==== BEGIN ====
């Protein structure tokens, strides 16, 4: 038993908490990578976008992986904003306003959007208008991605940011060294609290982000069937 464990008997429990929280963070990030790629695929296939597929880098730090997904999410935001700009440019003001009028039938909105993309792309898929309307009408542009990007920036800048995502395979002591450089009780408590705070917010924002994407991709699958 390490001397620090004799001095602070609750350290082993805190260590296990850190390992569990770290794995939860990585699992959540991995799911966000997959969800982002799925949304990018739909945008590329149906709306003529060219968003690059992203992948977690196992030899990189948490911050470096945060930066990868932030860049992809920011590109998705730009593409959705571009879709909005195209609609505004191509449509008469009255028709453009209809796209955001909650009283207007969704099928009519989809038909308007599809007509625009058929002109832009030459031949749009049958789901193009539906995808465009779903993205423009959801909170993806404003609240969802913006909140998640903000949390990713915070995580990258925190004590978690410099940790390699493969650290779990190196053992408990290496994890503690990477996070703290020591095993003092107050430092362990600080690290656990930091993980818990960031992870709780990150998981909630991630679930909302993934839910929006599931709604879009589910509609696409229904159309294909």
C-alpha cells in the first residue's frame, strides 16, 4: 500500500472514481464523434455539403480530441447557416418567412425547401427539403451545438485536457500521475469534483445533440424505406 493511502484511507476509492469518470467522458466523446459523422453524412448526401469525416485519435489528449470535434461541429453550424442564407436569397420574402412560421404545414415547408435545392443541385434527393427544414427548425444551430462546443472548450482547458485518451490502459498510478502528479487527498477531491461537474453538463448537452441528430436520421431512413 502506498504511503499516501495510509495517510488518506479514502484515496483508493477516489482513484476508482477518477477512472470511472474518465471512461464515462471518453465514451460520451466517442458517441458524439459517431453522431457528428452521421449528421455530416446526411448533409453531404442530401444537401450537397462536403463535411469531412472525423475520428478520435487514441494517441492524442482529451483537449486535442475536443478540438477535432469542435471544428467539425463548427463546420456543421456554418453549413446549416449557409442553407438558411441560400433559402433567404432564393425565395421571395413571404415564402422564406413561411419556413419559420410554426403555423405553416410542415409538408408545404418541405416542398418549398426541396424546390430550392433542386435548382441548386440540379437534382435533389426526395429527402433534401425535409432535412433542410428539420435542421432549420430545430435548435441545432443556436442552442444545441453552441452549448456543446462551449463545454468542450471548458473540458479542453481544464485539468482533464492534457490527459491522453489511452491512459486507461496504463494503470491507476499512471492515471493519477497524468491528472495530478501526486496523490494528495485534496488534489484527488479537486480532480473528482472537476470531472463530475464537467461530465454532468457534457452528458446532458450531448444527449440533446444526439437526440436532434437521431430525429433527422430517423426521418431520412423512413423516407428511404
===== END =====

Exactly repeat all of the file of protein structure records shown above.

């Protein structure tokens, strides 16, 4: 038993908490990578976008992986904003306003959007208008991605940011060294609290982000069937 464990008997429990929280963070990030790629695929296939597929880098730090997904999410935001700009440019003001009028039938909105993309792309898929309307009408542009990007920036800048995502395979002591450089009780408590705070917010924002994407991709699958 390490001397620090004799001095602070609750350290082993805190260590296990850190390992569990770290794995939860990585699992959540991995799911966000997959969800982002799925949304990018739909945008590329149906709306003529060219968003690059992203992948977690196992030899990189948490911050470096945060930066990868932030860049992809920011590109998705730009593409959705571009879709909005195209609609505004191509449509008469009255028709453009209809796209955001909650009283207007969704099928009519989809038909308007599809007509625009058929002109832009030459031949749009049958789901193009539906995808465009779903993205423009959801909170993806404003609240969802913006909140998640903000949390990713915070995580990258925190004590978690410099940790390699493969650290779990190196053992408990290496994890503690990477996070703290020591095993003092107050430092362990600080690290656990930091993980818990960031992870709780990150998981909630991630679930909302993934839910929006599931709604879009589910509609696409229904159309294909």
C-alpha cells in the first residue's frame, strides 16, 4: 500500500472514481464523434455539403480530441447557416418567412425547401427539403451545438485536457500521475469534483445533440424505406 493511502484511507476509492469518470467522458466523446459523422453524412448526401469525416485519435489528449470535434461541429453550424442564407436569397420574402412560421404545414415547408435545392443541385434527393427544414427548425444551430462546443472548450482547458485518451490502459498510478502528479487527498477531491461537474453538463448537452441528430436520421431512413 502506498504511503499516501495510509495517510488518506479514502484515496483508493477516489482513484476508482477518477477512472470511472474518465471512461464515462471518453465514451460520451466517442458517441458524439459517431453522431457528428452521421449528421455530416446526411448533409453531404442530401444537401450537397462536403463535411469531412472525423475520428478520435487514441494517441492524442482529451483537449486535442475536443478540438477535432469542435471544428467539425463548427463546420456543421456554418453549413446549416449557409442553407438558411441560400433559402433567404432564393425565395421571395413571404415564402422564406413561411419556413419559420410554426403555423405553416410542415409538408408545404418541405416542398418549398426541396424546390430550392433542386435548382441548386440540379437534382435533389426526395429527402433534401425535409432535412433542410428539420435542421432549420430545430435548435441545432443556436442552442444545441453552441452549448456543446462551449463545454468542450471548458473540458479542453481544464485539468482533464492534457490527459491522453489511452491512459486507461496504463494503470491507476499512471492515471493519477497524468491528472495530478501526486496523490494528495485534496488534489484527488479537486480532480473528482472537476470531472463530475464537467461530465454532468457534457452528458446532458450531448444527449440533446444526439437526440436532434437521431430525429433527422430517423426521418431520412423512413423516407428511404